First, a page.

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A theory about metamorphosis

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The relationship between evolution and development
Lewis Wolpert Scientist
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The relationship between evolution and development is a very nice topic and it’s making really quite good progress. I mentioned earlier that I had this model about the evolution of multicellularity, but it really raises many, many issues. And I must say that I once upset Richard Dawkins — we were on a platform together, and the thing was about intelligent design, partly  — and I said I’d like to believe in intelligent design, then I wouldn’t have to struggle with these difficult evolutionary problems. For example, we do have quite good ideas about the evolution of the eye, but there are a lot of details that we don’t understand. And one of the difficulties is with evo-devo, you can see why things changed, but it’s the intermediate stages that are very hard to understand what their selective advantage was. Okay, so our jaws come from a set of arches. Okay, we know that they... that were present in our ancestors, and we can understand the transition. But what was the selective advantage before the jaws became functional? It... it really is quite tricky. And that’s why it would be a great relief for me to believe in intelligent design; I wouldn’t have to struggle with these very... with these very difficult things. If you think about, for example, the origin of wings of insects. There is evidence that the wings came from a structure which was used by the insects living in water for getting oxygen from the water. Okay, so when they came out of the water, here was this object. But what was the adaptive advantage of this object before it transformed into a wing? Very, very hard, and I don’t have answers to many of these problems. But evolution and development is... is a very nice... and it’s important to realize, that for most animal evolution, it’s changes in the way that the embryo develops that led to new structures being developed. And so the embryo is absolutely fundamental to understanding how evolution actually occurred.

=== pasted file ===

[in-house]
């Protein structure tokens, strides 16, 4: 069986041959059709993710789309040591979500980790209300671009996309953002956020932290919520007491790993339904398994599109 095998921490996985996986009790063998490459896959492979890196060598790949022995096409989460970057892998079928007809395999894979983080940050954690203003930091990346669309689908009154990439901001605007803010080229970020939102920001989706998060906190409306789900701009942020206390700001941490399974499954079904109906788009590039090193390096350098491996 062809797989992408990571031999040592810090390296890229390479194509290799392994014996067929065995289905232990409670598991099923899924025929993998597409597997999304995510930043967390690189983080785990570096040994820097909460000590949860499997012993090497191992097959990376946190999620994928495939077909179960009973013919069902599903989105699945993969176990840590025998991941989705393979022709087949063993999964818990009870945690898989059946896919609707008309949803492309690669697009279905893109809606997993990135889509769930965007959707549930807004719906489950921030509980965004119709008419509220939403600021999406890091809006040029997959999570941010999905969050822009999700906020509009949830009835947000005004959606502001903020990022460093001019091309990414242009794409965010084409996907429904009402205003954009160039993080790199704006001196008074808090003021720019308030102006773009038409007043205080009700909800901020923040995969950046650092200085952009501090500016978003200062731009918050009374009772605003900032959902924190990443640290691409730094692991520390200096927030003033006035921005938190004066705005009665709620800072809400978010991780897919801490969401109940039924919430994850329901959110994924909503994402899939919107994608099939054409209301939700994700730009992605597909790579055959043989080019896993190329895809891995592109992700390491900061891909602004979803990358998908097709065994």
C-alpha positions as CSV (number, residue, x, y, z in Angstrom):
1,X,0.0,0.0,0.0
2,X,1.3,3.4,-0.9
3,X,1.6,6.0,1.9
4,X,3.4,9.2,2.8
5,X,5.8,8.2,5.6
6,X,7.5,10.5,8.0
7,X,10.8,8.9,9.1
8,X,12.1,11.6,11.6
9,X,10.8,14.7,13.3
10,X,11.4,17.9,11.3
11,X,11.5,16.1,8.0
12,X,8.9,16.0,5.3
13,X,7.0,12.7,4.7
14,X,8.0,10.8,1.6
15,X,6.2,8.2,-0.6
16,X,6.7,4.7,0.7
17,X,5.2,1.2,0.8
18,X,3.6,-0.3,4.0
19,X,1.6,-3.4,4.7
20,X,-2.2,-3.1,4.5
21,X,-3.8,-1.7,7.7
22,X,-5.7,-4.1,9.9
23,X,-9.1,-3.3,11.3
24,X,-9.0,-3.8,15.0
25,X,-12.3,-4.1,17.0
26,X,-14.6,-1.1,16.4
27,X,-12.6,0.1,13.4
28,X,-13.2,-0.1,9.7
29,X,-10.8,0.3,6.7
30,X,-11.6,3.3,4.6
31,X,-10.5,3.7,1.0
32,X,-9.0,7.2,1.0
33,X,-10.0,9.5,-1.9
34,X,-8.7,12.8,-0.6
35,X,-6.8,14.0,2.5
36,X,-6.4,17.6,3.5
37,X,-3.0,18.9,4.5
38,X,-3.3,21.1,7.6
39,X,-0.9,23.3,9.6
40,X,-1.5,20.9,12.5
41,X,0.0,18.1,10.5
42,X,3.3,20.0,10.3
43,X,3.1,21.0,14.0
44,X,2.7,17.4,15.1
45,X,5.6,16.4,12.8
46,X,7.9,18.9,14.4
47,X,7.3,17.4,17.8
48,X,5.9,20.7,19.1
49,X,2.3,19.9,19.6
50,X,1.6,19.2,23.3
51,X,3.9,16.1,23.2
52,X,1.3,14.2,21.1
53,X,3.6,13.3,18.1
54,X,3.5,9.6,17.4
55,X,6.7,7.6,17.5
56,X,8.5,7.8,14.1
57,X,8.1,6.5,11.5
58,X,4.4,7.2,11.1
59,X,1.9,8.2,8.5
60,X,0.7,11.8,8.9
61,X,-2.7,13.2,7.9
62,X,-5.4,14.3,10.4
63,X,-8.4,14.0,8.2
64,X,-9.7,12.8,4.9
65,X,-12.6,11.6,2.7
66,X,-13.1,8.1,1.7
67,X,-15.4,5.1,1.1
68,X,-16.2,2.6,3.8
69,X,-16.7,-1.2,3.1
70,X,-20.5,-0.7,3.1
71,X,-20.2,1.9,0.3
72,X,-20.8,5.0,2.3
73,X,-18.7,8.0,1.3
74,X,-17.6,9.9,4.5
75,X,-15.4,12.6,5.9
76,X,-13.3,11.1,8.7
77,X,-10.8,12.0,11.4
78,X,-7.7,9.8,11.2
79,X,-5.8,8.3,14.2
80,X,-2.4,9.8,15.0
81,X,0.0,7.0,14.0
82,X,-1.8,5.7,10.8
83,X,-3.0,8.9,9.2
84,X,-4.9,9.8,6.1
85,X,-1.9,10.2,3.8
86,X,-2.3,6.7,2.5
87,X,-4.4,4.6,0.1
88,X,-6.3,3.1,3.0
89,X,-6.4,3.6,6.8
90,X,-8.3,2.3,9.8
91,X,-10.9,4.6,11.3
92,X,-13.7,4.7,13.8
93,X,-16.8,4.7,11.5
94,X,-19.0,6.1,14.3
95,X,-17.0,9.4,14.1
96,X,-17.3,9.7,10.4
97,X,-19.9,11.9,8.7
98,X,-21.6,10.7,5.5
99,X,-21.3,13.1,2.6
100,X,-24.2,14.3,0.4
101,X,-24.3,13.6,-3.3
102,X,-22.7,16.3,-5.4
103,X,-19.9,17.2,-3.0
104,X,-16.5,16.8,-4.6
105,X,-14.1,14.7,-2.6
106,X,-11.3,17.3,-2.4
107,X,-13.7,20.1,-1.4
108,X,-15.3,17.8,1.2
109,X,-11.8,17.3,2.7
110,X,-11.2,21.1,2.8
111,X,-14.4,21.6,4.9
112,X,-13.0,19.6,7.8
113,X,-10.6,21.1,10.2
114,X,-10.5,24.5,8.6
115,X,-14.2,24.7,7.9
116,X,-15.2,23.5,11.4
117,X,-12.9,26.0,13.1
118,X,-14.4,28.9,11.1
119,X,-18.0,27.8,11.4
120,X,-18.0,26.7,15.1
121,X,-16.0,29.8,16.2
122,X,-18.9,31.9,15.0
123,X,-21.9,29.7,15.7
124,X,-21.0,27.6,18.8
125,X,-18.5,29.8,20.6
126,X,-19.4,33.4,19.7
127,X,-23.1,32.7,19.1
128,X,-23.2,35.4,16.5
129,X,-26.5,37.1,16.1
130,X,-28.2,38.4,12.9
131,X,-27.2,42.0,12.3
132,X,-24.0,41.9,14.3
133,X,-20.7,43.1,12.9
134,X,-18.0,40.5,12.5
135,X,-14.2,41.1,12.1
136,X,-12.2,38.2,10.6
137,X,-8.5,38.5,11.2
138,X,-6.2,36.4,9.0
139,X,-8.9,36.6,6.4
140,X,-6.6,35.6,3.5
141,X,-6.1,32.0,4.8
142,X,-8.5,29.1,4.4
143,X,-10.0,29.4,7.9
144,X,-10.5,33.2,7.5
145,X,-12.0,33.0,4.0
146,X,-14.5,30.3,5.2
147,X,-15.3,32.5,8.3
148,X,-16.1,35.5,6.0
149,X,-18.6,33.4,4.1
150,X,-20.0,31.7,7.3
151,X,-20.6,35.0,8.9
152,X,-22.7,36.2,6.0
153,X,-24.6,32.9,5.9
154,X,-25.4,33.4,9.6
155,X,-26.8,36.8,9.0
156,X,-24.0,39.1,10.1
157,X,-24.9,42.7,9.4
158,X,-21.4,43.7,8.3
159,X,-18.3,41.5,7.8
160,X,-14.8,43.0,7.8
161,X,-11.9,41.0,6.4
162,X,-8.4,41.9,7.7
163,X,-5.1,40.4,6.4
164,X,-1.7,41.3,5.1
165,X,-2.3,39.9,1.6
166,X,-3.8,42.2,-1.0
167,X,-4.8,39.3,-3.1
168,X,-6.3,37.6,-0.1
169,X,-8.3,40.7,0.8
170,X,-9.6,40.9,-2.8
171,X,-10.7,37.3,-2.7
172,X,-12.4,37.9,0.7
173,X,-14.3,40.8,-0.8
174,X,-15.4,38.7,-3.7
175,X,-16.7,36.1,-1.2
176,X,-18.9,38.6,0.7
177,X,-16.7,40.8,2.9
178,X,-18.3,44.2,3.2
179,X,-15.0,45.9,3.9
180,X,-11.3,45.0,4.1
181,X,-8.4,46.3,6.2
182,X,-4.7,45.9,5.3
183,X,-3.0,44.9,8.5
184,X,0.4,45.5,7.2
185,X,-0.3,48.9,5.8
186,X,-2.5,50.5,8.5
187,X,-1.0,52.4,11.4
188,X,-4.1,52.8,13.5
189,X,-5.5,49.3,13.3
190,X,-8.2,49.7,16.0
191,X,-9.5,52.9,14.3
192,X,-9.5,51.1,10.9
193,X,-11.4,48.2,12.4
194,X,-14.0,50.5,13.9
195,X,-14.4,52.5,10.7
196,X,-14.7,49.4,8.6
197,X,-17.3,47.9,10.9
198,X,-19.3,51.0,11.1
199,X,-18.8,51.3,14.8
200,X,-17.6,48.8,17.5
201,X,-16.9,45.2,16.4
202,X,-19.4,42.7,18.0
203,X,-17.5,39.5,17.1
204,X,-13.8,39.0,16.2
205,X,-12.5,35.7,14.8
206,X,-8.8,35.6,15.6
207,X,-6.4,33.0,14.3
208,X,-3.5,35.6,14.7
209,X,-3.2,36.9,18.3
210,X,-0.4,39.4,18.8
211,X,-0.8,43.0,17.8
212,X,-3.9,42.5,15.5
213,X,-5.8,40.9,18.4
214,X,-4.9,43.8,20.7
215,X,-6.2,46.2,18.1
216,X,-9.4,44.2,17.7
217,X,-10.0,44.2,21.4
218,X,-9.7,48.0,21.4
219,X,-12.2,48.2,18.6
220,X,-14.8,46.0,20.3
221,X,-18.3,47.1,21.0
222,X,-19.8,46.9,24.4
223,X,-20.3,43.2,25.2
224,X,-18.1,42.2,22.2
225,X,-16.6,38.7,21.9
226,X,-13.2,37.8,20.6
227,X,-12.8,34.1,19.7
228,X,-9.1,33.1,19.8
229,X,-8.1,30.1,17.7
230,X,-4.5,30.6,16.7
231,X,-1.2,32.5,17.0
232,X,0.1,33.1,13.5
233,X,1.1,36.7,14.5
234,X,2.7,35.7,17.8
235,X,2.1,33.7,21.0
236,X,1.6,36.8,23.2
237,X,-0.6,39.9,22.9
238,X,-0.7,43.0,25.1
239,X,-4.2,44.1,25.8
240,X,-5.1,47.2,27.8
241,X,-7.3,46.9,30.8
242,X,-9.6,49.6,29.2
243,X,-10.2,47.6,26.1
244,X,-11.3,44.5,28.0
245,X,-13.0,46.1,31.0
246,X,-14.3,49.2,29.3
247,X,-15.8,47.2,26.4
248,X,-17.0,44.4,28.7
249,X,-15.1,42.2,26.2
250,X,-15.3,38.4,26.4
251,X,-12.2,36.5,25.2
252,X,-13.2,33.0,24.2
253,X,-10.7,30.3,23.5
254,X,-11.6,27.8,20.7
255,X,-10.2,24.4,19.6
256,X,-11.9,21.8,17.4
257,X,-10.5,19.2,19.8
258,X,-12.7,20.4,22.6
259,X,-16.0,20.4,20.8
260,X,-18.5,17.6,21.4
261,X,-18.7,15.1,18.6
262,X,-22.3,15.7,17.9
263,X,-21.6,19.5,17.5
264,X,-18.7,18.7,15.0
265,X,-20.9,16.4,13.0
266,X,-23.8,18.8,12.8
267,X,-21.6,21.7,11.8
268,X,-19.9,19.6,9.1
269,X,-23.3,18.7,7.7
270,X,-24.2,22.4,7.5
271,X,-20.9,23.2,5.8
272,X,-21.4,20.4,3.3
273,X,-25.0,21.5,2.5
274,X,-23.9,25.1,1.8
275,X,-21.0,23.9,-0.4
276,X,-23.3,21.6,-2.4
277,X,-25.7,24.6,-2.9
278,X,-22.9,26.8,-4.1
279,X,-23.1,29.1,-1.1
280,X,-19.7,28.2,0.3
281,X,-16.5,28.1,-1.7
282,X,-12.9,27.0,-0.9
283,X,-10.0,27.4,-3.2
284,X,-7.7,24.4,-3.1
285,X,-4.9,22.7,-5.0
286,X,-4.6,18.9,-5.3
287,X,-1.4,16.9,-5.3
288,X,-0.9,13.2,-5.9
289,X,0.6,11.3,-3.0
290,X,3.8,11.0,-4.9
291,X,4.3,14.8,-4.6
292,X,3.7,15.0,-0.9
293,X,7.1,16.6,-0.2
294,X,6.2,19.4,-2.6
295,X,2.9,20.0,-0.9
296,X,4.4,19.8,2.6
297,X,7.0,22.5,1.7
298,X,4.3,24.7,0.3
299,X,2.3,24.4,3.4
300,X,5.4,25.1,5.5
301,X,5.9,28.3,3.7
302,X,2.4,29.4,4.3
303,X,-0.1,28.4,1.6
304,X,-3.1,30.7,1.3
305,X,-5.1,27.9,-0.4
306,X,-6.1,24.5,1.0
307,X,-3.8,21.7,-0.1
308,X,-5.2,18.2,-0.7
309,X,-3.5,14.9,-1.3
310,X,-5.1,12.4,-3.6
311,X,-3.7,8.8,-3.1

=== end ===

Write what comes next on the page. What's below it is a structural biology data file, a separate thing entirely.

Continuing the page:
Born in South Africa on October 19 1929, Lewis Wolpert CBE FRS FRSL is a developmental biologist, author, and broadcaster. He was educated at the University of Witwatersrand (BSc), Imperial College London, and at King's College London (PhD). He is currently Emeritus Professor of Biology as applied to medicine in the Department of Anatomy and Developmental Biology at University College London. In addition to his scientific and research publications, he has written about his own experience of clinical depression in Malignant Sadness: The Anatomy of Depression (1999).

Listeners: Eleanor Lawrence

Eleanor Lawrence is a freelance science writer and editor, and co-author of Longman Dictionary of Environmental Science.

Tags: Richard Dawkins

Duration: 2 minutes, 22 seconds

Date story recorded: April 2010

Date story went live: 14 June 2010